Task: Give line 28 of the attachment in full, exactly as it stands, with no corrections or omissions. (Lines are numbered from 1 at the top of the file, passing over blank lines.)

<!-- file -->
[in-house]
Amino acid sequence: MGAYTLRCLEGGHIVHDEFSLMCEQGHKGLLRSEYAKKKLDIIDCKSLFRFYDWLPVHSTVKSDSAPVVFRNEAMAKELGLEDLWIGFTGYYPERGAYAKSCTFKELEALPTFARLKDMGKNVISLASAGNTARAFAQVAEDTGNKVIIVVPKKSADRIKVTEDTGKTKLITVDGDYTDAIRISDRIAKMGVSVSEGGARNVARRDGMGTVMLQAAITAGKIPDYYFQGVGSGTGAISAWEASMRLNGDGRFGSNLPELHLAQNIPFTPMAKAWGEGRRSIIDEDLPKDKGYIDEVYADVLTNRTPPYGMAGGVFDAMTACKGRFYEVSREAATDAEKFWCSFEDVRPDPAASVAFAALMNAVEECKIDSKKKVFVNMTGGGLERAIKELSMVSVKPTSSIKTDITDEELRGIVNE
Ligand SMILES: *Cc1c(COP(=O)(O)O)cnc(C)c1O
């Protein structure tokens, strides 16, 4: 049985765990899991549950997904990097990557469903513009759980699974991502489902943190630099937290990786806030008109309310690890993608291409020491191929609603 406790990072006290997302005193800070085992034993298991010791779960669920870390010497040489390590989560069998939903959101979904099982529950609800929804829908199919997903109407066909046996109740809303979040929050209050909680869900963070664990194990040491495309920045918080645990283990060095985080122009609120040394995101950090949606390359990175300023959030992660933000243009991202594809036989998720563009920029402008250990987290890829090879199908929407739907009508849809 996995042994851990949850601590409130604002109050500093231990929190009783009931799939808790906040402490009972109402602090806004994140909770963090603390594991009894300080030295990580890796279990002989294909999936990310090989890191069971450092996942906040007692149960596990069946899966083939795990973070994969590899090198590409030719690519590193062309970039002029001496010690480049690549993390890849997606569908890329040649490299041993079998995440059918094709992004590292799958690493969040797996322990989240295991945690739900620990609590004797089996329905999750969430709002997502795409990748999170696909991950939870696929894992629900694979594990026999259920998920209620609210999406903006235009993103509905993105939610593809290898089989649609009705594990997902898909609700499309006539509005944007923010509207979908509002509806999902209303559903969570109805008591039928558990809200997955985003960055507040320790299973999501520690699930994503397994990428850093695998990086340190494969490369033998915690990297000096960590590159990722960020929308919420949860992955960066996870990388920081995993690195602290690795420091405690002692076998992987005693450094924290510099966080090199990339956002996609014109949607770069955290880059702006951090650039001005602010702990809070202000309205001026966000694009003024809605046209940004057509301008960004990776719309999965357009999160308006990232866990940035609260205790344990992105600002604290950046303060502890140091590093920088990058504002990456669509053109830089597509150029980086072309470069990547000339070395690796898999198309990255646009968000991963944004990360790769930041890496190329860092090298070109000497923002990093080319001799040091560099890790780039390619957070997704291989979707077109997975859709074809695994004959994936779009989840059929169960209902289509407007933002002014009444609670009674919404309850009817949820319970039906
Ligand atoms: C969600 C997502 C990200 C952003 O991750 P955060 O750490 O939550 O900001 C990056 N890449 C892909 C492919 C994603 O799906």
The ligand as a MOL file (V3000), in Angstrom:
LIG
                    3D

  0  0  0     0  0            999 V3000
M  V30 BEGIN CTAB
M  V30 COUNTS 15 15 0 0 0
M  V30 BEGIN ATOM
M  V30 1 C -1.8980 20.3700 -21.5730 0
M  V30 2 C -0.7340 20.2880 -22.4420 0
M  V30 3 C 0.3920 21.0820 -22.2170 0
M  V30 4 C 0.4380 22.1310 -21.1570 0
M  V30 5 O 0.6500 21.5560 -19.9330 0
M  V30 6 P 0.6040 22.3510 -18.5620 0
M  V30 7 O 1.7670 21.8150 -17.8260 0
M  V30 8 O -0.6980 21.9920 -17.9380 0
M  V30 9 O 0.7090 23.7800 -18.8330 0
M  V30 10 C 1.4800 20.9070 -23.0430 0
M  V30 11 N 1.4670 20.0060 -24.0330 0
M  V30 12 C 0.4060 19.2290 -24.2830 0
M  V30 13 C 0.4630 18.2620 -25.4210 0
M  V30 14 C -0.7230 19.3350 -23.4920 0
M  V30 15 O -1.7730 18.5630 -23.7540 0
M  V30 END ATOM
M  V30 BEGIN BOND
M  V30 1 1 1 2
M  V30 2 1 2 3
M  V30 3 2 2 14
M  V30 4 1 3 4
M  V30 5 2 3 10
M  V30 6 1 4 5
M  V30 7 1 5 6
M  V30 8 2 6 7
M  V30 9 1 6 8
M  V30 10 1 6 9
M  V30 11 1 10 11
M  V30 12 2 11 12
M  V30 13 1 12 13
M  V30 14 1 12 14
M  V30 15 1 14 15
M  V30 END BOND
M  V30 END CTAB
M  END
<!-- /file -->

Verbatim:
M  V30 END ATOM